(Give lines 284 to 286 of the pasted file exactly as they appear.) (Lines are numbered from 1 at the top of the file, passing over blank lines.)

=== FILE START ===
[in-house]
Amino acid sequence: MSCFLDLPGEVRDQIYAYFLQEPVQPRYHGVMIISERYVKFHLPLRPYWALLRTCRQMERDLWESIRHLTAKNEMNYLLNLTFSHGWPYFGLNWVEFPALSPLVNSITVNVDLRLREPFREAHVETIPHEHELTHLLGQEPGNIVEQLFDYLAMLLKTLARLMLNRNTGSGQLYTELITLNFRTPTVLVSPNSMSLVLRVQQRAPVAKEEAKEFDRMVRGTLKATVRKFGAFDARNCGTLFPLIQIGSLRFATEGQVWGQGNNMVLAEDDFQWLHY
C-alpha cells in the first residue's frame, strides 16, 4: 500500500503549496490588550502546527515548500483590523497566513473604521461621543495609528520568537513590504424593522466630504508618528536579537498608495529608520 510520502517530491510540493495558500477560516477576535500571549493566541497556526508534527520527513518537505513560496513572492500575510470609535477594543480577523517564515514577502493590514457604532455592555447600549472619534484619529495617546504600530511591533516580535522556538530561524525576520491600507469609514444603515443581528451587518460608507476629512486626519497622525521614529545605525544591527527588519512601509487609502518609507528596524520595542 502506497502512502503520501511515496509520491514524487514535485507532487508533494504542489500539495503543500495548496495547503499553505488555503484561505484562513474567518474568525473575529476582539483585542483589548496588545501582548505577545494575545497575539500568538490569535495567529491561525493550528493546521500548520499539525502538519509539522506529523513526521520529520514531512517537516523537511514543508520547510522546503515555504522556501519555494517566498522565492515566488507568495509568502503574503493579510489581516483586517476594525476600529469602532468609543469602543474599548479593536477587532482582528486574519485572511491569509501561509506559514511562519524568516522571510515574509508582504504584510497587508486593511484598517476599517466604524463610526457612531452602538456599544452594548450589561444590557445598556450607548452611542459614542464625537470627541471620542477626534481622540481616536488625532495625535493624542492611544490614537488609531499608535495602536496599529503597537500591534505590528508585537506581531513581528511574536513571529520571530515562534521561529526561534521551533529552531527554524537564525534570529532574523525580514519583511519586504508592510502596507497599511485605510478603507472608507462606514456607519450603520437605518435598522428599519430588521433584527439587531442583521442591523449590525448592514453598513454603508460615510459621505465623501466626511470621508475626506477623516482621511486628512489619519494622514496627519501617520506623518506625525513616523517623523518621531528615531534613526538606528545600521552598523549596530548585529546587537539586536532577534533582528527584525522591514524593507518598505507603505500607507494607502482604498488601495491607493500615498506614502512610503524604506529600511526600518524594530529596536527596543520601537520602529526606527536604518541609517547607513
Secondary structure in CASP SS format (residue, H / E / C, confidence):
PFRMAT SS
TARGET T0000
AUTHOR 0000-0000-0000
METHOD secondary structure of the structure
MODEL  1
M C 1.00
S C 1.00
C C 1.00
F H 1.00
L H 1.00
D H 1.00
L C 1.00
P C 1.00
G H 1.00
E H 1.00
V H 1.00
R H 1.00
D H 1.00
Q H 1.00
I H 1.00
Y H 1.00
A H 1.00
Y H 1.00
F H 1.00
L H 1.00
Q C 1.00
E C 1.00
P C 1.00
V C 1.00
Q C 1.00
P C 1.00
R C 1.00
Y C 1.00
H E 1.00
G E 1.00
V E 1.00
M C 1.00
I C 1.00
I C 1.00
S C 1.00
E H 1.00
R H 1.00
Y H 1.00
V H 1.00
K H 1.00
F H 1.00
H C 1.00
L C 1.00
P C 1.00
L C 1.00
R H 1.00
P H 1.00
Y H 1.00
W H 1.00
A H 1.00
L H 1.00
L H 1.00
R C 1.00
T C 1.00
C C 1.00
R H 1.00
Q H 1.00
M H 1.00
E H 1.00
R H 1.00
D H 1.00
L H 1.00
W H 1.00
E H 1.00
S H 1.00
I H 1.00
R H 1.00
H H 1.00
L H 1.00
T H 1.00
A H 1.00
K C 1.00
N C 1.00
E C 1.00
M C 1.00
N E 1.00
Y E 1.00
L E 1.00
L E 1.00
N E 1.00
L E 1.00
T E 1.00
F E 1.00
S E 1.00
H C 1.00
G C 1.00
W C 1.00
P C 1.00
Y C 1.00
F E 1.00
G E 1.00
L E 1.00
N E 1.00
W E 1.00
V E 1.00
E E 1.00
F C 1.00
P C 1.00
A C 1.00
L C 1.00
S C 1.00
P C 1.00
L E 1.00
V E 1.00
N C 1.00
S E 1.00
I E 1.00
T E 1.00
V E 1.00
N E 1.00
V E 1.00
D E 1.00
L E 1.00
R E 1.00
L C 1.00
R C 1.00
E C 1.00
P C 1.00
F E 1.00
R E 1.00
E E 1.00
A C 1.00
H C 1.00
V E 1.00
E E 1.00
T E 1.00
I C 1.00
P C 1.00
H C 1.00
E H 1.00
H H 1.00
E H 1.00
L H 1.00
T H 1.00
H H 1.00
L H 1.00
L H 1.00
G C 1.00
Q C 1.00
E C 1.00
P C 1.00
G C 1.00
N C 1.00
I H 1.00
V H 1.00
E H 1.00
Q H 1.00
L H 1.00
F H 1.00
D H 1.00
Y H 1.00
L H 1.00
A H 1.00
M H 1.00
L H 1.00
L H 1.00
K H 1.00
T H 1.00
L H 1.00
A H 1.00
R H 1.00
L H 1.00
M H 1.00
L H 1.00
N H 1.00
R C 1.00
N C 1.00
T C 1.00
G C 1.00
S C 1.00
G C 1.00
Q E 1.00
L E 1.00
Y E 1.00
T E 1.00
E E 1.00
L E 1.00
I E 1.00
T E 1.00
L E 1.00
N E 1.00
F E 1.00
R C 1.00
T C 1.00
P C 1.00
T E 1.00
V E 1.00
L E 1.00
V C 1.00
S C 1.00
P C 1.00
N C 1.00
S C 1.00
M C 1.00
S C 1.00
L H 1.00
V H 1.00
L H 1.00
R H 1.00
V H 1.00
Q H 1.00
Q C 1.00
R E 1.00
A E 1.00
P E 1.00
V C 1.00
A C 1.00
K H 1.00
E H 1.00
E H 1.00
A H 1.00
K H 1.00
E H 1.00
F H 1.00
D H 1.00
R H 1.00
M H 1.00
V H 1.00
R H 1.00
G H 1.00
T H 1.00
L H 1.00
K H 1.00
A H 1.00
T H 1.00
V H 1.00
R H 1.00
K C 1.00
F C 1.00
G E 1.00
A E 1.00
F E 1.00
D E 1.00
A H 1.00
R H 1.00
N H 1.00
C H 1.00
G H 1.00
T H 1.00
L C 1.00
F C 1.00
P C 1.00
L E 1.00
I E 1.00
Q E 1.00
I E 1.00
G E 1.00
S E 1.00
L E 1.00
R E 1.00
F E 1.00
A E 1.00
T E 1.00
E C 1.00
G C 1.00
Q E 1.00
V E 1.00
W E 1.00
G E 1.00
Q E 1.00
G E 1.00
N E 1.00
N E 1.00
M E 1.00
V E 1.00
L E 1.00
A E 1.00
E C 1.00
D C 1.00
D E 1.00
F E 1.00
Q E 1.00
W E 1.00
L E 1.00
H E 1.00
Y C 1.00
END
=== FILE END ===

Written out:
H E 1.00
Y C 1.00
END